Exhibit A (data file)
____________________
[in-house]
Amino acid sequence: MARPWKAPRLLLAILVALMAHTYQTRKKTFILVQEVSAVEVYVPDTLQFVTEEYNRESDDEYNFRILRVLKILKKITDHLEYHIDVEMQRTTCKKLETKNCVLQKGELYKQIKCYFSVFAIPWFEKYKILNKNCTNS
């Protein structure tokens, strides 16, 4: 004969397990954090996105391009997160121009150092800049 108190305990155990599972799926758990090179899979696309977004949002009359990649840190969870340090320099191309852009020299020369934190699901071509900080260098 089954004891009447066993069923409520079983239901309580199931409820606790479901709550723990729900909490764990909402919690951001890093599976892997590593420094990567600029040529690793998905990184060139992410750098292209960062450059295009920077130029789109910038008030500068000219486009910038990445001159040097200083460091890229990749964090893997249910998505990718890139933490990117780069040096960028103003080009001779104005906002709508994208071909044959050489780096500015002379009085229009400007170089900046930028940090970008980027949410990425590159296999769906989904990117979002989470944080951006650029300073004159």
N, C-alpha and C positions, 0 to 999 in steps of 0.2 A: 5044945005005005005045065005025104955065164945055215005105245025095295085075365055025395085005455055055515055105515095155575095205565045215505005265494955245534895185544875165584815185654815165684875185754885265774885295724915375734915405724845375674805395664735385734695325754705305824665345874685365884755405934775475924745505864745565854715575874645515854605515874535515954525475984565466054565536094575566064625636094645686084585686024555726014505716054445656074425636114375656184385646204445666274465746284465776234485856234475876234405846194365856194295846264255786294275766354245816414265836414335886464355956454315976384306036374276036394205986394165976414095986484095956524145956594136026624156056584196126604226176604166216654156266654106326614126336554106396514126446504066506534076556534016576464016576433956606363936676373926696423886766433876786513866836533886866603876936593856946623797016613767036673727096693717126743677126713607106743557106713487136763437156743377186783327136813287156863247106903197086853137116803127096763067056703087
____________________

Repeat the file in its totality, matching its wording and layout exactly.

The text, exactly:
[in-house]
Amino acid sequence: MARPWKAPRLLLAILVALMAHTYQTRKKTFILVQEVSAVEVYVPDTLQFVTEEYNRESDDEYNFRILRVLKILKKITDHLEYHIDVEMQRTTCKKLETKNCVLQKGELYKQIKCYFSVFAIPWFEKYKILNKNCTNS
């Protein structure tokens, strides 16, 4: 004969397990954090996105391009997160121009150092800049 108190305990155990599972799926758990090179899979696309977004949002009359990649840190969870340090320099191309852009020299020369934190699901071509900080260098 089954004891009447066993069923409520079983239901309580199931409820606790479901709550723990729900909490764990909402919690951001890093599976892997590593420094990567600029040529690793998905990184060139992410750098292209960062450059295009920077130029789109910038008030500068000219486009910038990445001159040097200083460091890229990749964090893997249910998505990718890139933490990117780069040096960028103003080009001779104005906002709508994208071909044959050489780096500015002379009085229009400007170089900046930028940090970008980027949410990425590159296999769906989904990117979002989470944080951006650029300073004159």
N, C-alpha and C positions, 0 to 999 in steps of 0.2 A: 5044945005005005005045065005025104955065164945055215005105245025095295085075365055025395085005455055055515055105515095155575095205565045215505005265494955245534895185544875165584815185654815165684875185754885265774885295724915375734915405724845375674805395664735385734695325754705305824665345874685365884755405934775475924745505864745565854715575874645515854605515874535515954525475984565466054565536094575566064625636094645686084585686024555726014505716054445656074425636114375656184385646204445666274465746284465776234485856234475876234405846194365856194295846264255786294275766354245816414265836414335886464355956454315976384306036374276036394205986394165976414095986484095956524145956594136026624156056584196126604226176604166216654156266654106326614126336554106396514126446504066506534076556534016576464016576433956606363936676373926696423886766433876786513866836533886866603876936593856946623797016613767036673727096693717126743677126713607106743557106713487136763437156743377186783327136813287156863247106903197086853137116803127096763067056703087